Life in the UK is not always straightforward. One needs time to get accustomed to the social norms in order to be able to understand the subtle meanings that are implied in social encounters. I will attempt, through an array of generalisations and stereotypes, to illustrate these differences. Continue reading only if you don’t take yourself too seriously.
There are many differences between how people from the UK and how people from the Mediterranean respond in certain social situations. The usual British way of dealing with dislike, for instance, is to keep silent and wait until the person that makes you uncomfortable leaves or stops talking. Confrontation is discouraged and is usually avoided. The most you get is the occasional tapping of the tongue to the upper jaw, making that tut tut (or tsk tsk) sound, that when accompanied with a left-right-left nod of the head, indicates disapproval.
The way British people behave in trains is indicative of their non-confrontational attitude. In trains in the UK there is always an idiot that sits in the silent part of the train and decides that it’s a good idea to talk on the phone, despite it being explicitly prohibited, clearly marked with dozens of ‘this is a silent coach’ stickers on the windows. The British passengers sit and look at their fellow passengers in order to verify that the discontent is shared. Then they make that horrible tsk-tsk sound with their tongue but rarely go beyond that. No confrontation, not even a polite request to stop talking whilst in the silent coach.
The same non-confrontational attitude prevails when passengers have their earphones too loud in public transport. British people rarely ask the person who is being loud to lower the volume of his/her earphones, despite them being obviously agitated by it. They will look at each other, make the tsk-tsk sound and then co-exist in a spirit of mutual discomfort and passivity.
When people of Mediterranean upbringing feel discontent, they express it and they confront others in order to make them stop doing whatever they are doing that annoys them. When they have something to say, they just do; they just say whatever comes to their mind. British people, even when they want to say something that would benefit the other, they rarely go about and say “I think the way you are doing X is wrong/not efficient/whatever and a better way to go about would be to do Y”. They tend to keep to themselves. When they express their thoughts, they do so in such a way as to avoid direct confrontation. They offer their opinion as an additional option for you to consider, rather than as a direct alternative or a better way to do what you are doing. This sense of non-confrontation is embedded into the core of their social interaction.
The same attitude can be seen when they are explicitly called to give their opinion on something. It took me a while to realise that when they start a sentence with anything that includes the word ‘interesting’, what they really mean is that they disagree with you and that they probably think that you are an idiot who has no idea what he/she is talking about.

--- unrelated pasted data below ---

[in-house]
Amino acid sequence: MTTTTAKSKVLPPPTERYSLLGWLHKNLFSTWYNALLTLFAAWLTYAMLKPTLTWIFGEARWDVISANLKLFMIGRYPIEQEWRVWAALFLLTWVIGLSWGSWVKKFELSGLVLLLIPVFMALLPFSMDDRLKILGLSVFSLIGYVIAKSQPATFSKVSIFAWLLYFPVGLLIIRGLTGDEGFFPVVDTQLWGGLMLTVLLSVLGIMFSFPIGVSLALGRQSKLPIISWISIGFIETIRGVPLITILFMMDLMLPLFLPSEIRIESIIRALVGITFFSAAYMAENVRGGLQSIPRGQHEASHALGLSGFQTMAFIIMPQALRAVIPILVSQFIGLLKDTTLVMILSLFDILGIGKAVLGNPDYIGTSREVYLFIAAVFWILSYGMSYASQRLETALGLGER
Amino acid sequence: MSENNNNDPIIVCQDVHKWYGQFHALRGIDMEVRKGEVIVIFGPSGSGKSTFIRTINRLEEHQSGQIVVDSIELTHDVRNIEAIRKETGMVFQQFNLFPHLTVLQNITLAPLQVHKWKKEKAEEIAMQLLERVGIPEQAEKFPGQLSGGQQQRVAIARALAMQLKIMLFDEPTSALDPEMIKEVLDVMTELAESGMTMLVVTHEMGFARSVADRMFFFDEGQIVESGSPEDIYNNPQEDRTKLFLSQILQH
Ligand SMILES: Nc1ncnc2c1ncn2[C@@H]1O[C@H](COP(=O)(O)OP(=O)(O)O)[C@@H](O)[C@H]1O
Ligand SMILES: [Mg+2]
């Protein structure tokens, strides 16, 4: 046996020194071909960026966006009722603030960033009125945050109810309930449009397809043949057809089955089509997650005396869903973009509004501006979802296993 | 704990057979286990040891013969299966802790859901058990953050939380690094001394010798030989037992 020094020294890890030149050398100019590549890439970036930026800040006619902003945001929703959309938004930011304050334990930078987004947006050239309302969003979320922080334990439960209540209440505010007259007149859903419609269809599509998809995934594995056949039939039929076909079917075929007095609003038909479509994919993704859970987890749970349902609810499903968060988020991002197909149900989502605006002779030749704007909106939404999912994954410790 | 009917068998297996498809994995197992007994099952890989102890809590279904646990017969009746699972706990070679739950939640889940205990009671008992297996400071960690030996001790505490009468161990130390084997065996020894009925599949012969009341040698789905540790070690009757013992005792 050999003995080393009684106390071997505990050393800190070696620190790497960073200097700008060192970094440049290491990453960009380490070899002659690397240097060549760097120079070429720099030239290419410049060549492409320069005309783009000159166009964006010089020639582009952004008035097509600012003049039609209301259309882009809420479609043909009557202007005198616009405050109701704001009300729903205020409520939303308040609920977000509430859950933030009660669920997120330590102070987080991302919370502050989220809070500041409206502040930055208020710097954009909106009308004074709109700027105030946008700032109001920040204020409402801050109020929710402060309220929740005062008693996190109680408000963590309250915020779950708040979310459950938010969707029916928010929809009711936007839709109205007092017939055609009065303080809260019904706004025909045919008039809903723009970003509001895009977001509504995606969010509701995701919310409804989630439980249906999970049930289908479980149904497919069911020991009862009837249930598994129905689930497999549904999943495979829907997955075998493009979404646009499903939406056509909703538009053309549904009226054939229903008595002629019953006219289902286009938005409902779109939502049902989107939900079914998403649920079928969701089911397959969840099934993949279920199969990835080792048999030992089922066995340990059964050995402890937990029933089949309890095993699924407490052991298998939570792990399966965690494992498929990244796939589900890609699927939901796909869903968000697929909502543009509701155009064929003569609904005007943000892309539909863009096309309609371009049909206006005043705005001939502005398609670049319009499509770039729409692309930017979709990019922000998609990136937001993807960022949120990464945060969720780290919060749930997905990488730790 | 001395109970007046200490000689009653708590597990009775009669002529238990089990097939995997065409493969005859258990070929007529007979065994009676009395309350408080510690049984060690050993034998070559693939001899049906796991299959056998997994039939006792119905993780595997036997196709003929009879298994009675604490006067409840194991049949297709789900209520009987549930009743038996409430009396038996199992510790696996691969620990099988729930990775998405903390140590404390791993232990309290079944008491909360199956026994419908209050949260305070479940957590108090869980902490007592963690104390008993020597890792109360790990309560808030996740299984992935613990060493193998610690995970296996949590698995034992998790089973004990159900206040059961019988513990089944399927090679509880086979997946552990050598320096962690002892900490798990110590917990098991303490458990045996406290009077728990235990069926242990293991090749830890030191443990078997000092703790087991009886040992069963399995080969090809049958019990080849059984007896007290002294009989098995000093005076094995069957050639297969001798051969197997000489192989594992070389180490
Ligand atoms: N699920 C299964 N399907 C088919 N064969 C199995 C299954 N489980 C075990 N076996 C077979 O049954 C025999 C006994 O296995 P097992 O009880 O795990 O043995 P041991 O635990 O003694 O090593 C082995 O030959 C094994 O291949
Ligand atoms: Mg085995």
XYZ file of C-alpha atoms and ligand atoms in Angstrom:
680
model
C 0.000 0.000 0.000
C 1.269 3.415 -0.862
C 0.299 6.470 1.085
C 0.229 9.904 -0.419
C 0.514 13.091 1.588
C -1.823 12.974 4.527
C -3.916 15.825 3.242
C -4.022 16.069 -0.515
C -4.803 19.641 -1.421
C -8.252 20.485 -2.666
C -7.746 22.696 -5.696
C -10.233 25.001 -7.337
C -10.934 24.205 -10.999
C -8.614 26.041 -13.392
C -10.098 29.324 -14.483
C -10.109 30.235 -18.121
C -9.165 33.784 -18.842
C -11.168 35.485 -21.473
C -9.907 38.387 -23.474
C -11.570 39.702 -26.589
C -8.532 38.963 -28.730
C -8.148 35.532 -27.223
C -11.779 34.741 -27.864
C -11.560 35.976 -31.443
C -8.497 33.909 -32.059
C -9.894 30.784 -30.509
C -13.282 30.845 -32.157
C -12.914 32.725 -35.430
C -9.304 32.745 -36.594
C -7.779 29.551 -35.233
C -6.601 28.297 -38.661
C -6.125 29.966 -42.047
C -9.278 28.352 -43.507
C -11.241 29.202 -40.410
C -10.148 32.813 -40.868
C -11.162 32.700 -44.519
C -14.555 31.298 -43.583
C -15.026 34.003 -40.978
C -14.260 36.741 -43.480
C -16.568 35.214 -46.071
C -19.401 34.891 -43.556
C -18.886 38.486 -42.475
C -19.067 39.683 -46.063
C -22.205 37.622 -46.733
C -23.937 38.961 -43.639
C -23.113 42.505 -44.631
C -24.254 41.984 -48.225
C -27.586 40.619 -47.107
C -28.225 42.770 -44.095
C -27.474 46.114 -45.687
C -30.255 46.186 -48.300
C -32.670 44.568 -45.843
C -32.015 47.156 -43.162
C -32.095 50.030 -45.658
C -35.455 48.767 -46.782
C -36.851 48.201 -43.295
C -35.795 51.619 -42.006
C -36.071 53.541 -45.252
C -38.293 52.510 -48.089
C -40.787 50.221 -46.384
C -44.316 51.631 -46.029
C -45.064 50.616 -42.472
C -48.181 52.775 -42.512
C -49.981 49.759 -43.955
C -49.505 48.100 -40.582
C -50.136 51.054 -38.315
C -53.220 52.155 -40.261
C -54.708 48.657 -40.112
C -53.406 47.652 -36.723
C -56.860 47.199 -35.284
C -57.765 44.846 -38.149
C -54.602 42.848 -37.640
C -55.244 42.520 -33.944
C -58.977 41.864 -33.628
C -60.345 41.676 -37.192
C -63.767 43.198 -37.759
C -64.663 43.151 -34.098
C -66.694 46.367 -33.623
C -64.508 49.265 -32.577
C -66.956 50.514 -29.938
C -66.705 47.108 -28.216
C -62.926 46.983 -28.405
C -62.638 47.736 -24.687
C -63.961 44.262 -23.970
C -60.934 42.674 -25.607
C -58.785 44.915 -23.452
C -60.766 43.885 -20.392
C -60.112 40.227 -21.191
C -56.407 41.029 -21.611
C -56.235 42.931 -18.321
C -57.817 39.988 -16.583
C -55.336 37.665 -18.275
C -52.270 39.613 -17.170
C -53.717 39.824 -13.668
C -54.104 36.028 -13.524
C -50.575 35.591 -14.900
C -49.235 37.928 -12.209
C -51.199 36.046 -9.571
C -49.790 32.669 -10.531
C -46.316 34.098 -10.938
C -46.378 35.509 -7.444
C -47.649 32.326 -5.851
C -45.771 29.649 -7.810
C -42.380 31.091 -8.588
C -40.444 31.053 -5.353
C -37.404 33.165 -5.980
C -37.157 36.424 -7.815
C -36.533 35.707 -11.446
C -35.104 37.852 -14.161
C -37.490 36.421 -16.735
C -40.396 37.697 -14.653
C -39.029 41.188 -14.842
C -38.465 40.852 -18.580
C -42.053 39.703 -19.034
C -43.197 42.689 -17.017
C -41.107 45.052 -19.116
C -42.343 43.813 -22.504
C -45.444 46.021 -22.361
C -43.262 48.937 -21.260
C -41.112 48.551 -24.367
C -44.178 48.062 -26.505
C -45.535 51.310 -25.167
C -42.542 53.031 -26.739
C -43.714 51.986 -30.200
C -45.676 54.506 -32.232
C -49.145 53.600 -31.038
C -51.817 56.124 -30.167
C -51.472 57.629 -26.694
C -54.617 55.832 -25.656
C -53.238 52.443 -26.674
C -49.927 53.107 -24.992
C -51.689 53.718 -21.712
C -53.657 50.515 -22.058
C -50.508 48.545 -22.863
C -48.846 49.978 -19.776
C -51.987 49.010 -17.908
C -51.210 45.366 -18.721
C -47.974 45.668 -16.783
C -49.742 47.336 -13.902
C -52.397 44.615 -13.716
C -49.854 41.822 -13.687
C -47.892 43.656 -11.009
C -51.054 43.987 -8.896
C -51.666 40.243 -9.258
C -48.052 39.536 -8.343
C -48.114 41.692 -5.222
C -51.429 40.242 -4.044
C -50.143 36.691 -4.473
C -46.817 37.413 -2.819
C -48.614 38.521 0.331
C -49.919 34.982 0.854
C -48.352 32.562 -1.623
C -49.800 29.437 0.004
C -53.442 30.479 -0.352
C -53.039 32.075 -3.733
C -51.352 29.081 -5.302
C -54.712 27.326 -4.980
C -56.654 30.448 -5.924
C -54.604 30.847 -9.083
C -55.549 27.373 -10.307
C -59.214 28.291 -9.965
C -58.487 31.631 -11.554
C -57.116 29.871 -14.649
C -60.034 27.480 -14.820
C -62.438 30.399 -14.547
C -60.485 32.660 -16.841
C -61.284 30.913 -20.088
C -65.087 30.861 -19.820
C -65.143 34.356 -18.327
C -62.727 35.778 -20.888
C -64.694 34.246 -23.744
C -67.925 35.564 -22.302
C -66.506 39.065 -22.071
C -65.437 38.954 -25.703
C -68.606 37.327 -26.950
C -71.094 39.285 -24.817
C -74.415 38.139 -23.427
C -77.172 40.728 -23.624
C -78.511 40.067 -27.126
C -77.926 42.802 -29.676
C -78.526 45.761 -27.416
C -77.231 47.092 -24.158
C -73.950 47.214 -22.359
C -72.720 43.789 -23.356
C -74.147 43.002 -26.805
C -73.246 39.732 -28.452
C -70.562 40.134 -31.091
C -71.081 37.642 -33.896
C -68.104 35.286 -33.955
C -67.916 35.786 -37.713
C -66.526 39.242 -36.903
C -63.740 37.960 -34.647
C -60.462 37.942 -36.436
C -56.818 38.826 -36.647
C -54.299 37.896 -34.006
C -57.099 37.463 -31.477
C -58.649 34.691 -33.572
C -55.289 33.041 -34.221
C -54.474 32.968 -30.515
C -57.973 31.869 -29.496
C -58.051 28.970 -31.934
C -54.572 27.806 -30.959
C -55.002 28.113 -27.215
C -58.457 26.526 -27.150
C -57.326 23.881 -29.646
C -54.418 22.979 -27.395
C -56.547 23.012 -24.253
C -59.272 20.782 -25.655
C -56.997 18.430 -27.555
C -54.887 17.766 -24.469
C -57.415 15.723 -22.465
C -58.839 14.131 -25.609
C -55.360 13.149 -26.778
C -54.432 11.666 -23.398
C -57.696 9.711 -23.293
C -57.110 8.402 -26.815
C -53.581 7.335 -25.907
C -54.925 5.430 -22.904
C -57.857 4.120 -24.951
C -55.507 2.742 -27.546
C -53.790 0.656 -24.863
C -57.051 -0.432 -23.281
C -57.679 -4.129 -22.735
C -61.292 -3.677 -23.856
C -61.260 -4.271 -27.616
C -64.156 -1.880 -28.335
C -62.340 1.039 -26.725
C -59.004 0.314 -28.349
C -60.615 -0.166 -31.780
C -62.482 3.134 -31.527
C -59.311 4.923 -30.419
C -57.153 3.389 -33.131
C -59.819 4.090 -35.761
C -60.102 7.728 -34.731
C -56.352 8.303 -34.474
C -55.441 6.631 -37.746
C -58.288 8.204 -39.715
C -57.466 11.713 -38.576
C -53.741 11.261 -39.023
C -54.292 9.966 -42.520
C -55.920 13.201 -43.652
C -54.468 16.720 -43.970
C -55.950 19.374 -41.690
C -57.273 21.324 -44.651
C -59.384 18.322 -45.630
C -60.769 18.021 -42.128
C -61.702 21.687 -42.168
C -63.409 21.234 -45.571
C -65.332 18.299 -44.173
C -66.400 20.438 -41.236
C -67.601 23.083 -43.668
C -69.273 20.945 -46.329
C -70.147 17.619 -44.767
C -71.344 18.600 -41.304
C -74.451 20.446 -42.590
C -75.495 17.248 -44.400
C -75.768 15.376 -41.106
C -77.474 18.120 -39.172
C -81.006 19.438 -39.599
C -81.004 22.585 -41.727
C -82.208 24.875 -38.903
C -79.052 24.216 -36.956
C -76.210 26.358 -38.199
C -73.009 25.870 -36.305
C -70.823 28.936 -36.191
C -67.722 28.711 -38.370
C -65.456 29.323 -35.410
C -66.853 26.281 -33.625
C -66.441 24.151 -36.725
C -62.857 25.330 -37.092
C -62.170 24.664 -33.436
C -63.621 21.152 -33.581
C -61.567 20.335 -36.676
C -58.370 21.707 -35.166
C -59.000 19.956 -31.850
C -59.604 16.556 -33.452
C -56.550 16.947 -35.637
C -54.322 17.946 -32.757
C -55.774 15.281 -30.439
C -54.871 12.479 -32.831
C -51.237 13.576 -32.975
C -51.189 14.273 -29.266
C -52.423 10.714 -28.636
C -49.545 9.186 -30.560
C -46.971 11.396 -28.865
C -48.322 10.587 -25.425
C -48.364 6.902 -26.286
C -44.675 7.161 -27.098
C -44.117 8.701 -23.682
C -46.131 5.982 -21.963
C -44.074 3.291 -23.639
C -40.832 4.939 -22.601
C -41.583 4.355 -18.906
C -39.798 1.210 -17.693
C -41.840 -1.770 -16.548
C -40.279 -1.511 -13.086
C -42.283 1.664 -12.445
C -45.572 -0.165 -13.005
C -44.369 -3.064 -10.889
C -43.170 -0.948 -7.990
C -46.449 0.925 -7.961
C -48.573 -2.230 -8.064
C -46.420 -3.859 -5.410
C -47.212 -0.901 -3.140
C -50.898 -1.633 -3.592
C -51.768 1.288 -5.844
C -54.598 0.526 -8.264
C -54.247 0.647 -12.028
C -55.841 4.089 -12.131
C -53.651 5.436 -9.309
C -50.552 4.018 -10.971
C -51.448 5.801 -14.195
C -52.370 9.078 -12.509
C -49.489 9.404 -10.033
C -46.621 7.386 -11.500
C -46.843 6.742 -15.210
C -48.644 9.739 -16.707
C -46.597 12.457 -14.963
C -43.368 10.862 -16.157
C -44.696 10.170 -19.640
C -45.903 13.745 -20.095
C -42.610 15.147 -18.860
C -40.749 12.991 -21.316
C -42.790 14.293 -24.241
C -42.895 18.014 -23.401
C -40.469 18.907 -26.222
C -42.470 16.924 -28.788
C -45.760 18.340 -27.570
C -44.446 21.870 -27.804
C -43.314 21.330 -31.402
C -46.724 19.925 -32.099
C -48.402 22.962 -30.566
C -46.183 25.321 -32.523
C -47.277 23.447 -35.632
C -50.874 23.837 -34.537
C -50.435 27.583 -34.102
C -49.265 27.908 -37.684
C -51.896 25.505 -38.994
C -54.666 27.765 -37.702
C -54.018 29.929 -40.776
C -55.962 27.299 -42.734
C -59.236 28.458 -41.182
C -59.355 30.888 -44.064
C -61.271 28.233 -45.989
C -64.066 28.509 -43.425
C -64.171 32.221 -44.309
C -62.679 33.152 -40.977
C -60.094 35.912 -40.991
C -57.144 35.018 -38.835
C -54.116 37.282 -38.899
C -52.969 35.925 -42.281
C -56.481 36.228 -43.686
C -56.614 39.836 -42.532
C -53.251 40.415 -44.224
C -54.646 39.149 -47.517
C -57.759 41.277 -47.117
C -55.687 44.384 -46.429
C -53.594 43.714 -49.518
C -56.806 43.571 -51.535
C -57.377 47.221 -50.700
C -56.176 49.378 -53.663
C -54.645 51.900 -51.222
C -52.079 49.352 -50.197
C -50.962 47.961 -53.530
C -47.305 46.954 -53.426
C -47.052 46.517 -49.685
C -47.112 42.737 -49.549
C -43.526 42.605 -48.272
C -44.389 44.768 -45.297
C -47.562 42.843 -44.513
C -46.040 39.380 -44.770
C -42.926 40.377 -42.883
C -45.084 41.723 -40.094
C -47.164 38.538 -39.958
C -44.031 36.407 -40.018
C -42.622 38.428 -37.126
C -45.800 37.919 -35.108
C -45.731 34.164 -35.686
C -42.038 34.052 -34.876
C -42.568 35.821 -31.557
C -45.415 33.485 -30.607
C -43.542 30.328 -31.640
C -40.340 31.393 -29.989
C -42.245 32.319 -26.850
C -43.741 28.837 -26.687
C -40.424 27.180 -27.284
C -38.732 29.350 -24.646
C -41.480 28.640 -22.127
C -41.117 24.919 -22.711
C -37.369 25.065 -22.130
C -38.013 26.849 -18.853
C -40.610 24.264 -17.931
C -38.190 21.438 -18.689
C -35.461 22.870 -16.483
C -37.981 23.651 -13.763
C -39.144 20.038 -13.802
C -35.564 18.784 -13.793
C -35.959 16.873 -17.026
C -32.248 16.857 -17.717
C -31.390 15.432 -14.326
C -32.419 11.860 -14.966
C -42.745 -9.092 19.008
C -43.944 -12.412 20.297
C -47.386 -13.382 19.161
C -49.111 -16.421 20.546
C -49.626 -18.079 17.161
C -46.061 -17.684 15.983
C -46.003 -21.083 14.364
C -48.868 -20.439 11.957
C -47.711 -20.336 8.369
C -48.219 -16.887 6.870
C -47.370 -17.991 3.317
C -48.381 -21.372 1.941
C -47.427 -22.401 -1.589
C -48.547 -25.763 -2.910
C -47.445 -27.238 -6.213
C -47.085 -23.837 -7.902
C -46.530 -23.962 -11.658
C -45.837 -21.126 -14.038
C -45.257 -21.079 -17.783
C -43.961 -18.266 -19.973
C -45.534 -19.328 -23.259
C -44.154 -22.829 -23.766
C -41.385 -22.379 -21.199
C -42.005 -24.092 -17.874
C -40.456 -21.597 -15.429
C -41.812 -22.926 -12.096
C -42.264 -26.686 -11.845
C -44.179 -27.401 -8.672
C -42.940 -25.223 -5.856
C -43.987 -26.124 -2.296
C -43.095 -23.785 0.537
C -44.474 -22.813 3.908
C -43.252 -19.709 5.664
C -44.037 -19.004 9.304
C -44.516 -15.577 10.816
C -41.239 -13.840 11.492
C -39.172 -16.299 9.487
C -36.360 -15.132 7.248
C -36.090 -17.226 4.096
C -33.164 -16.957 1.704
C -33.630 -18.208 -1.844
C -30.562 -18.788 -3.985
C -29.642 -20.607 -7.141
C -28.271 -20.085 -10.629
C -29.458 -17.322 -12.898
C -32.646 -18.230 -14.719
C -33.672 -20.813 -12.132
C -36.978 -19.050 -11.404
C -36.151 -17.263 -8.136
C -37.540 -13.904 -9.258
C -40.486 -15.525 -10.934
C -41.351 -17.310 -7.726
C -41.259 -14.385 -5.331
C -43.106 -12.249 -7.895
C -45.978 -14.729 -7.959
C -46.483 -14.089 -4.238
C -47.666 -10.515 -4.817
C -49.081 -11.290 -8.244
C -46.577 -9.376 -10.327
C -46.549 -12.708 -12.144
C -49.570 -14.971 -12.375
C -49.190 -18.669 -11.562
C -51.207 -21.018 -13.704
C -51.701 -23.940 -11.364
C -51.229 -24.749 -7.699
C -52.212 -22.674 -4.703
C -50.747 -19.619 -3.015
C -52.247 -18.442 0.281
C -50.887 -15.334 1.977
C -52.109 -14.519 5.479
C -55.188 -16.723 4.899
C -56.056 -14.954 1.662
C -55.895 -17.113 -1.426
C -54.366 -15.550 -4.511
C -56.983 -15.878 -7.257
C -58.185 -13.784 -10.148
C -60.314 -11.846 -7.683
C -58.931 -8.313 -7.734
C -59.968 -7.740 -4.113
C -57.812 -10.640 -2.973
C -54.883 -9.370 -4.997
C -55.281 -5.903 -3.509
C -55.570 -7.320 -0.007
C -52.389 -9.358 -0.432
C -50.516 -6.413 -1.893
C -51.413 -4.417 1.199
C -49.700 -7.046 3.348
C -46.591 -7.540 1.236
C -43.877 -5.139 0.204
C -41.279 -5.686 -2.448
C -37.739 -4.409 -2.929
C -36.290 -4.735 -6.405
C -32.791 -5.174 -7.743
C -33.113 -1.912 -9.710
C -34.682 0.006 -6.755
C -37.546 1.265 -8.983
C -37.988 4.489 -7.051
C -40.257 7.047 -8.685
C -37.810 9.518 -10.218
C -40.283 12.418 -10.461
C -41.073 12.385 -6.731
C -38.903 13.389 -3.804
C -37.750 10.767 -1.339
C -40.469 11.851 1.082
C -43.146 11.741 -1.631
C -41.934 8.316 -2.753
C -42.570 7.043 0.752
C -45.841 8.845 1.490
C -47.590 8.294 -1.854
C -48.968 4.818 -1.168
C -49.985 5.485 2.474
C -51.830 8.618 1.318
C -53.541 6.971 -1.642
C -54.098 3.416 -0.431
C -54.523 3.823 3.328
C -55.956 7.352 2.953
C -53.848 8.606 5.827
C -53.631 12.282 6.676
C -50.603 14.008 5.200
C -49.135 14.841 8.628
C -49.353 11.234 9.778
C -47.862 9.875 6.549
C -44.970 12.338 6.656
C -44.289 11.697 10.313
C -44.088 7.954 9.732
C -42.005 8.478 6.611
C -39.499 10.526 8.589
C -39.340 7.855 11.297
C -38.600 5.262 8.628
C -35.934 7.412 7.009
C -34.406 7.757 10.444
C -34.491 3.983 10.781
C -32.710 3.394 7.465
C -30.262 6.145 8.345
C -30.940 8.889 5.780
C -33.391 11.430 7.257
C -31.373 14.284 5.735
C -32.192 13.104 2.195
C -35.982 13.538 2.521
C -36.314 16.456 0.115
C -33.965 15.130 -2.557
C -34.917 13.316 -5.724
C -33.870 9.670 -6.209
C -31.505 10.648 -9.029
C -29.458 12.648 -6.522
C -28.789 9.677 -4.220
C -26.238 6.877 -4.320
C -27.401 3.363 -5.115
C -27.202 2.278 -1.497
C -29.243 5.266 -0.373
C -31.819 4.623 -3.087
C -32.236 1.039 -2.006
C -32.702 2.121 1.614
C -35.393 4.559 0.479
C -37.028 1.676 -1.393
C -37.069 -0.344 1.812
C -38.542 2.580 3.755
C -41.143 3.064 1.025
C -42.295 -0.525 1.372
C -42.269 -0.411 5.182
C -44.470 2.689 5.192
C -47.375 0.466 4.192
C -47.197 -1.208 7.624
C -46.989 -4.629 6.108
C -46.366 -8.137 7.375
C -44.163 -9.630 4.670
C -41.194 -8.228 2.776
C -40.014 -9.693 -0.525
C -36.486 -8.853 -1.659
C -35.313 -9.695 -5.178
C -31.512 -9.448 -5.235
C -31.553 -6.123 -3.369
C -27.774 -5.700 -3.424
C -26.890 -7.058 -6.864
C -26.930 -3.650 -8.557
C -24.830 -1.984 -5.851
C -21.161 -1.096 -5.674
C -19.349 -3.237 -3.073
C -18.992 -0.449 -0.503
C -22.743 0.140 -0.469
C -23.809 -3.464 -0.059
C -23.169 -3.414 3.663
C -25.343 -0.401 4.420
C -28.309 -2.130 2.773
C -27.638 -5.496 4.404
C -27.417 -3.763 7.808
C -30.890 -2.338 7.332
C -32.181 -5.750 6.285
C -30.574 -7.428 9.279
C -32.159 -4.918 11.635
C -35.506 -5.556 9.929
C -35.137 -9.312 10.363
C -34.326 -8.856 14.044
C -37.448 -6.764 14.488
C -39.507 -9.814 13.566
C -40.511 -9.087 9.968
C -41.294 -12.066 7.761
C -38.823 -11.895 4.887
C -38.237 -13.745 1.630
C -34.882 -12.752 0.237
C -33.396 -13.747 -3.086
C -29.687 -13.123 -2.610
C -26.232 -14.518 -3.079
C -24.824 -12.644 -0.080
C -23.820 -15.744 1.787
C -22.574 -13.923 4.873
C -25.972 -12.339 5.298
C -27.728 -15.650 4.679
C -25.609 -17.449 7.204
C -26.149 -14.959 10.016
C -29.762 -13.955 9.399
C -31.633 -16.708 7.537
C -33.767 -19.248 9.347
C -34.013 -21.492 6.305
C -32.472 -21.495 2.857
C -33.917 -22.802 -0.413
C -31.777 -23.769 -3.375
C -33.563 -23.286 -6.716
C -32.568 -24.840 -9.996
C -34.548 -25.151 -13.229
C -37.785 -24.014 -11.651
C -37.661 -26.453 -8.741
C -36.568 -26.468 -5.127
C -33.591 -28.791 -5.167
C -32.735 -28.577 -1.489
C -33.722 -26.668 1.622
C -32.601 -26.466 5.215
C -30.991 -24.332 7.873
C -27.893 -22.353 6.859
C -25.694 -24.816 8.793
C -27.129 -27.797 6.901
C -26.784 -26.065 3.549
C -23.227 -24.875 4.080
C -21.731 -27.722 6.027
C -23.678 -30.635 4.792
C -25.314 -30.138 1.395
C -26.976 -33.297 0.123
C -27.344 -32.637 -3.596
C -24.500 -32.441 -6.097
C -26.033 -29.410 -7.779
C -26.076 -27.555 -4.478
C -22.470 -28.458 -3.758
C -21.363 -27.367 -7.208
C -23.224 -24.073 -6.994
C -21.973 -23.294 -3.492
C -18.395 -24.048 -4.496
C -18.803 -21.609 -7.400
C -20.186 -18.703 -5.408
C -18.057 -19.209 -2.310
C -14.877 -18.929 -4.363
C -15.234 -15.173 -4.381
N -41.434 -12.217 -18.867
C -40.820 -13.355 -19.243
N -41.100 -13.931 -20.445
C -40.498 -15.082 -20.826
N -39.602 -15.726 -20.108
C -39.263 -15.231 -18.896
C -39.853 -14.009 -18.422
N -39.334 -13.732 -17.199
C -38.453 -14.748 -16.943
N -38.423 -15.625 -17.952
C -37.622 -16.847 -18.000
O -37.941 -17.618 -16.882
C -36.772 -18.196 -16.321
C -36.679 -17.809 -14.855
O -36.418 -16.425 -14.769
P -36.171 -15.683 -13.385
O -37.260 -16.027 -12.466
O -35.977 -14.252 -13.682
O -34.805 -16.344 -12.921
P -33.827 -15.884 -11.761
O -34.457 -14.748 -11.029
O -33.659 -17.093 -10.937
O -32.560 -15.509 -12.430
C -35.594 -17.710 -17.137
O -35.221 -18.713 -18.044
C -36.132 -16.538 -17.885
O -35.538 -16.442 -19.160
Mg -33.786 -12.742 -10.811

In casual conversations, especially on controversial issues that they might hold strong views on, they first acknowledge your view, before proceeding to discredit it. Phrases like “I see what you are saying”, or “I largely agree with what you say but..” are characteristic non-confrontational ways of expressing disagreement. In academia this gets even worse. You might have presented a paper that they hate. Instead of pointing out from the beginning that they don’t like the paper for X-Y-Z reasons, they use indirect ways to express their disagreement; a disagreement that can go unnoticed by the non-British individual. For instance, they might start asking questions, claiming that they did not quite understand what you meant on a specific point. Or, they might kindly express some ‘concerns’. Having presented papers in Greek, Cypriot and British audiences, I found that the former two, although more crude in their expression of criticism, were better for me, since I could understand the disagreements and I was able either to offer rebuttals or to accept their criticisms as valid, enabling me to improve the paper. The same outcome can be achieved with British audiences of course, as long as the non-British participant navigates through these conventions.
The way they use irony in their day-to-day exchanges is also different, both in context and in frequency, from how people from the Mediterranean use it. The latter tend to tell you off when you say something that they disagree with. British people don’t do that. They use an array of idioms to express these same sentiments. These idioms are usually ironic and cannot be easily detected by non-British people that have little interaction with British culture. The most notable example, I think, is the use of the term ‘bless him/her’. Every time it is included in a sentence, whatever statement follows or precedes it, aims at masking a deep dislike for the person in question. For instance, “George is a nice guy and very opinionated, bless him”, means that George is an idiot who can’t shut up and tends to have an opinion about everything.
It takes a while to get accustomed to the different social norms and conventions and it’s not a matter of knowing the language or of trying hard enough. It is about having access to social venues where interaction with native people is possible, accompanied with basic social abilities, time, patience and humour.
[UPDATE: As a friend pointed out on Facebook: ‘bless him’ is misconstrued here, as it is generally used as a genuine expression of endearment and only when combined with sarcasm (which is, I find, one of the biggest difficulties in communicating with people who are not British) can it convey dislike. So I think sarcasm is the key here, and not the phrase in itself.]